An example: https://github.com/ocaml/ocaml/blob/trunk/byterun/interp.c
(see the Next macro definition)
I'm not sure I understand the code you've linked but "goto (void )(jumptbl_base + *pc++)" looks very much like my big "match" statement except that I match only a subset of the 32 bit instruction.
I don't see why the compiler wouldn't be able to rewrite a bit switch/match statement as a jump table without having to spell it out directly.
> I'm not talking about jump tables. I'm talking about replacing the bytecode indices with jump addresses once (yes, with a precalculated table) and then doing an indirect jump for each translated opcode from the input stream.
Now you've lost me completely.
1. Build a jump table
2. Read a bytecode
3. Replace all the instruction codes in the bytecode stream with values from the jump table (i.e., build a threaded code from your bytecode).
4. In a loop, take the next value at PC and jump to it - it's already an address. No table lookups (just once, when you load your bytecode). So it's much faster than any switch can be.
EDIT: probably you did not notice that for most of the targets jumptbl_base = 0, and an indirection is removed.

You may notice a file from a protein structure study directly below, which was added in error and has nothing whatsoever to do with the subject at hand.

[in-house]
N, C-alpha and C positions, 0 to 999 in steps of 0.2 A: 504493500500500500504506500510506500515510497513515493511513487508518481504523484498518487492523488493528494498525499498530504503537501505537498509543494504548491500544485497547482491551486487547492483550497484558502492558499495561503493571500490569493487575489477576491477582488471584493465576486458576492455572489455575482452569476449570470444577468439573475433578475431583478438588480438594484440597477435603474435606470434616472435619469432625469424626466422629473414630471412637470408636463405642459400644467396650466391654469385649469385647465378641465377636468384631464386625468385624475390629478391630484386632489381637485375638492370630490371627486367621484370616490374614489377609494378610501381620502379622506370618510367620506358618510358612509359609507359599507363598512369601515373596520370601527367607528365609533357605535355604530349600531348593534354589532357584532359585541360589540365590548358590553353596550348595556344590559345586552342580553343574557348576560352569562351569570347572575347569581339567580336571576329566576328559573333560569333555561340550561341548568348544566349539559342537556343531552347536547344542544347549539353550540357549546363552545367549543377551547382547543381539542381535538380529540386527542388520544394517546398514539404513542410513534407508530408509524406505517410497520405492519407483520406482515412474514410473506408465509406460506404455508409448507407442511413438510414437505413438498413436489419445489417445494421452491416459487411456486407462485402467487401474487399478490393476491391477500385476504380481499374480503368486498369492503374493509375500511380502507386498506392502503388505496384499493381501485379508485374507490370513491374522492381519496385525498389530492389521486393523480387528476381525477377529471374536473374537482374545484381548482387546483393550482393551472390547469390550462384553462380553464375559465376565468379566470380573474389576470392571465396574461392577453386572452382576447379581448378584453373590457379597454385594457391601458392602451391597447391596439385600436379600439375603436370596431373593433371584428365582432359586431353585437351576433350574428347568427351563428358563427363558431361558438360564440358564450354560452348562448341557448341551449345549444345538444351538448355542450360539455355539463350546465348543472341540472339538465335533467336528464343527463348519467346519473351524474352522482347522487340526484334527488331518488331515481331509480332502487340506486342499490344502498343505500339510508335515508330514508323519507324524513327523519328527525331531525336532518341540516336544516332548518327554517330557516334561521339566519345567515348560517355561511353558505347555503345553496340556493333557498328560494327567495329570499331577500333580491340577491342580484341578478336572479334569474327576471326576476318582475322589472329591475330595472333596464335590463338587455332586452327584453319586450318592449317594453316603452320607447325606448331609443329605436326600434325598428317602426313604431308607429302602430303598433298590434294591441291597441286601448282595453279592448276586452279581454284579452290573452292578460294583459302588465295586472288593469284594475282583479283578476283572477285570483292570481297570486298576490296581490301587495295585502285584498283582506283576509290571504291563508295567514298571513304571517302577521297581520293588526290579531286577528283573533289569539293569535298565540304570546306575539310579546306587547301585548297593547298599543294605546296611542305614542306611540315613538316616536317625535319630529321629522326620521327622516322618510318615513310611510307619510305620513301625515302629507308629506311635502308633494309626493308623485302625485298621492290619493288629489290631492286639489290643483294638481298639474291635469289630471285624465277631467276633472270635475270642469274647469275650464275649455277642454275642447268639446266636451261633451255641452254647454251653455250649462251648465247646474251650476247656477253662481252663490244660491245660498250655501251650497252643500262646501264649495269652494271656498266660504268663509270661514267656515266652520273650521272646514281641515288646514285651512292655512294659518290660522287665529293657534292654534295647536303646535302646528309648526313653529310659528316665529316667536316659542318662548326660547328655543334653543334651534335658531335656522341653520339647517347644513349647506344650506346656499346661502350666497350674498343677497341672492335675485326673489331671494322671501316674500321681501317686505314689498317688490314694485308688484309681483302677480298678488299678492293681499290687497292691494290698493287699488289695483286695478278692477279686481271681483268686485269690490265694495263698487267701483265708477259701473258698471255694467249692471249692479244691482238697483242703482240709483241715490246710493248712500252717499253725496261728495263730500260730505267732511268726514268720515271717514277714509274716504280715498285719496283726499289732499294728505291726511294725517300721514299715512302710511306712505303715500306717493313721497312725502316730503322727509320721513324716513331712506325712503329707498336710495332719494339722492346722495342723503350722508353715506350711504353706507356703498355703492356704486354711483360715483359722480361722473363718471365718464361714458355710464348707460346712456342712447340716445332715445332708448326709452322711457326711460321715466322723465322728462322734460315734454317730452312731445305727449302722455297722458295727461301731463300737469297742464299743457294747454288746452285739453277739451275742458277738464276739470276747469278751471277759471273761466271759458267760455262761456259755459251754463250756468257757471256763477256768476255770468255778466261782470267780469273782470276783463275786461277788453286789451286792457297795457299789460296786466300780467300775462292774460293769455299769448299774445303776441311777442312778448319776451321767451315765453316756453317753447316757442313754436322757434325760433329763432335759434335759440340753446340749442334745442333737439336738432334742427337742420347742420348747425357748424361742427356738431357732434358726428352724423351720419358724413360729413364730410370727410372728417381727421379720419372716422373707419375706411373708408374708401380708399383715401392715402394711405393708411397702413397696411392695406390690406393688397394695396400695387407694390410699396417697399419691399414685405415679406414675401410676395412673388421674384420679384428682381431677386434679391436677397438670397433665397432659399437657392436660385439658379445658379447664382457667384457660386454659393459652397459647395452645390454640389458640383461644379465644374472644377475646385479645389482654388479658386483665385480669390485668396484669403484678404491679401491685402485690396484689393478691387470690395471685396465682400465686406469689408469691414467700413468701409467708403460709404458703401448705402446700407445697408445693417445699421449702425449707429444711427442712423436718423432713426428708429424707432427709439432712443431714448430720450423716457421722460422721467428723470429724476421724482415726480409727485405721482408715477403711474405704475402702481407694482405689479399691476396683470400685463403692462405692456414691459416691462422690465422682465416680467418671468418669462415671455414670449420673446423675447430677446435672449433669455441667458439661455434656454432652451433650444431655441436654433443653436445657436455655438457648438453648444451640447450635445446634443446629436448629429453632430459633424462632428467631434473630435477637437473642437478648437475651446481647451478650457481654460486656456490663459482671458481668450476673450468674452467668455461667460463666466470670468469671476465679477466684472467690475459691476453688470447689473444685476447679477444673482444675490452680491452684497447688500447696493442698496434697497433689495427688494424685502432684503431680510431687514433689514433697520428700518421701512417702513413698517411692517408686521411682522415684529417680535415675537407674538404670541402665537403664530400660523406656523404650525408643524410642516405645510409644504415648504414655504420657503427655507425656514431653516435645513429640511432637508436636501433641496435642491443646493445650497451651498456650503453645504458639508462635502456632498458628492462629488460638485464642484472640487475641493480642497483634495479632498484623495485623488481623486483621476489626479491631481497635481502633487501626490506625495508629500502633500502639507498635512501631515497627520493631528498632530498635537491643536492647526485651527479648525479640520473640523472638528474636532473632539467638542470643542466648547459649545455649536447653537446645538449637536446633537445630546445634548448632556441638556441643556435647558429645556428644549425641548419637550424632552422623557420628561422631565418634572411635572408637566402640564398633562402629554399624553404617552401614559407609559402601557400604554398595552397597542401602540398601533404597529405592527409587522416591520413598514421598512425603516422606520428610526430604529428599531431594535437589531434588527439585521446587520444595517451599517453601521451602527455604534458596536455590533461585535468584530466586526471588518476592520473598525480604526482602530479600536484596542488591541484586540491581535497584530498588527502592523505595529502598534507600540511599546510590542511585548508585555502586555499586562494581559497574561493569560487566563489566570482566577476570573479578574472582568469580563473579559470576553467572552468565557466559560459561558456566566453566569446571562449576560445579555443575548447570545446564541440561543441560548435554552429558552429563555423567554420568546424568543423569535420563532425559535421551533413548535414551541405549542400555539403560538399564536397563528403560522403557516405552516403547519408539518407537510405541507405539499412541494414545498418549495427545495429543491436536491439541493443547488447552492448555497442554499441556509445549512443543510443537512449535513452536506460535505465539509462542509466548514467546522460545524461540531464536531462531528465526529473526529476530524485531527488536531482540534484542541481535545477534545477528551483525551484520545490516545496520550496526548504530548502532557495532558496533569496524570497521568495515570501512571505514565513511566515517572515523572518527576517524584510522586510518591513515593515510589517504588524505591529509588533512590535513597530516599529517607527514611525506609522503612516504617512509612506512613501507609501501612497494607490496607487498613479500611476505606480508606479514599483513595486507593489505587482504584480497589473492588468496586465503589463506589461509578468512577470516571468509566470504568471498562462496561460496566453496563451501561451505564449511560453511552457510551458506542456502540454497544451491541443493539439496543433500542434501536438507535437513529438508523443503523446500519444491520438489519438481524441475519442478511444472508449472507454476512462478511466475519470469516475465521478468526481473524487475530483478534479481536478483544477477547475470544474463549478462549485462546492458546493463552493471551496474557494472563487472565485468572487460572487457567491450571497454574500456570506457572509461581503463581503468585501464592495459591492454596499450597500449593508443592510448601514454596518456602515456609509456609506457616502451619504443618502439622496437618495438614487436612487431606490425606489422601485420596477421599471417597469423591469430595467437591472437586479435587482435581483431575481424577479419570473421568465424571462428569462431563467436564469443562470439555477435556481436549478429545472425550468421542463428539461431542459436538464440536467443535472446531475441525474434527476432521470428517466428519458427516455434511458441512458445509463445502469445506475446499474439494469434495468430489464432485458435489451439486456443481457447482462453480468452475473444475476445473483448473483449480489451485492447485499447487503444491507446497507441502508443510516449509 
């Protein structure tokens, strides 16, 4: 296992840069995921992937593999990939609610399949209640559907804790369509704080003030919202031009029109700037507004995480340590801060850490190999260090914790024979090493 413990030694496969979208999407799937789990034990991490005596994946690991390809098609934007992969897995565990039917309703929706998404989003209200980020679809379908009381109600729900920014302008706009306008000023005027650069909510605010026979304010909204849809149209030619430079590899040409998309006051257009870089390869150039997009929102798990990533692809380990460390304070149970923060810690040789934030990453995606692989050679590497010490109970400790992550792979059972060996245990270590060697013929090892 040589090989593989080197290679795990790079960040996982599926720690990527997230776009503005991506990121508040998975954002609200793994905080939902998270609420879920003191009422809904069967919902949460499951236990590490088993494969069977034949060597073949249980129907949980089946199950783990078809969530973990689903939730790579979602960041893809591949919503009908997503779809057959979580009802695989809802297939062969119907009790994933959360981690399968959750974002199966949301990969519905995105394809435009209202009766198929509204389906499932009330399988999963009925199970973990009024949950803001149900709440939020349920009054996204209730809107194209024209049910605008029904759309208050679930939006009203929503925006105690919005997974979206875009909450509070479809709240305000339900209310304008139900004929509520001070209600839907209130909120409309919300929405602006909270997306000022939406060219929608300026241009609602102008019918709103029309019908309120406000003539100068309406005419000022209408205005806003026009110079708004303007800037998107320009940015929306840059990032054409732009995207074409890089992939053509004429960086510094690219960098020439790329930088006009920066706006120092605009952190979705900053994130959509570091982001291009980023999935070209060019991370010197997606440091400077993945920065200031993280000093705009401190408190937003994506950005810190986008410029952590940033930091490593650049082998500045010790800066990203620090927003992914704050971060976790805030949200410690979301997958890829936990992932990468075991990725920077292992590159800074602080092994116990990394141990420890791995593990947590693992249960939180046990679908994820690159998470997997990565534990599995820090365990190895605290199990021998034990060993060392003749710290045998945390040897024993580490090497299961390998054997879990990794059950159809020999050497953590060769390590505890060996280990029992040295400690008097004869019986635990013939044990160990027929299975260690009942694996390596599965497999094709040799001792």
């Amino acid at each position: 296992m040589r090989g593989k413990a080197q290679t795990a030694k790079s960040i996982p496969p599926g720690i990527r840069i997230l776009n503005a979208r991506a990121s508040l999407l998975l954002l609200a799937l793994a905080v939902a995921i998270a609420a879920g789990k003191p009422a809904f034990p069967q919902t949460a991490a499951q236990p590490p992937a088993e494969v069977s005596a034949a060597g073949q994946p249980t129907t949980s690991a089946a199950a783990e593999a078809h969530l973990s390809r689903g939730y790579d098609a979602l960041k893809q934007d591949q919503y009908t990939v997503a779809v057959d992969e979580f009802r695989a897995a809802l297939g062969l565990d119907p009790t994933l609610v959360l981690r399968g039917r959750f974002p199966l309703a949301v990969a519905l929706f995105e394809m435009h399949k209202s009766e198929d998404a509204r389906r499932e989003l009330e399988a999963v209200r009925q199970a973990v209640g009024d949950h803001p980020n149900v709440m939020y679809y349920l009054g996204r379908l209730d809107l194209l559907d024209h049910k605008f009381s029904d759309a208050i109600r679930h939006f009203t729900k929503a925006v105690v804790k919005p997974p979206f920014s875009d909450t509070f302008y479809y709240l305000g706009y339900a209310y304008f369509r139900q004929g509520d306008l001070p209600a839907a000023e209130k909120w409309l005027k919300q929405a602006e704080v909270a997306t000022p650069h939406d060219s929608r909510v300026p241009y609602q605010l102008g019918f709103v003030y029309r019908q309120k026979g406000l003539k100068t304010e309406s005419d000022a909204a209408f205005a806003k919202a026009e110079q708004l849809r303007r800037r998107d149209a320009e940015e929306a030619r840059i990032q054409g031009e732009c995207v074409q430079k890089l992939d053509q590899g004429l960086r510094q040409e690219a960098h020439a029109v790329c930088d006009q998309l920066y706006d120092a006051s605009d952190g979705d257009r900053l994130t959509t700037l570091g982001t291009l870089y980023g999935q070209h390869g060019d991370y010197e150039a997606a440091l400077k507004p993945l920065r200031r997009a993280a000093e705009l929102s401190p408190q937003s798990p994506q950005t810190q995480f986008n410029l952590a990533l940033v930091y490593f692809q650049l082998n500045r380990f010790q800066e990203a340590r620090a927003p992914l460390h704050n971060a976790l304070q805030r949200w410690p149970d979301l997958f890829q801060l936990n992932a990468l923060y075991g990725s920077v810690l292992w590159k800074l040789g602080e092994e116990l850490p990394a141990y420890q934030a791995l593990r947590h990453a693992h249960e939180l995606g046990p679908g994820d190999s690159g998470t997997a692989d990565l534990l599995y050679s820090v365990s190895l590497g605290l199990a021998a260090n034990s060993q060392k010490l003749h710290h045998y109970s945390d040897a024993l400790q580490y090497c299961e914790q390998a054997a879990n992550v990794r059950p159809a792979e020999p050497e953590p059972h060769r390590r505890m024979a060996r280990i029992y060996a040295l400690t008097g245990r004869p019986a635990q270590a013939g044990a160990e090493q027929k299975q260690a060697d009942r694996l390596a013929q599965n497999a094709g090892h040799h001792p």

The only downside I can see is that you'd significantly increase the size of the code. On a 64bit architecture you trade each byte for a 64bit address, effectively multiplying by eight the footprint in the data cache. A 256 entry LUT on the other hand will fit snugly in cache and the lookup shouldn't be very costly.
Also if I understood you correctly what you're proposing doesn't have much to do with the "computed gotos" extension.
> The only downside I can see is that you'd significantly increase the size of the code
This is why adding the jumptbl_base on 64-bit platforms. Pointers are still 32-bit, just with an added offset (and a tiny overhead).
> doesn't have much to do with the "computed gotos" extension
You cannot implement indirect threaded code without a computed goto. You can implement a direct threaded code, of course (generating jump or call instructions directly), but this is a totally different thing.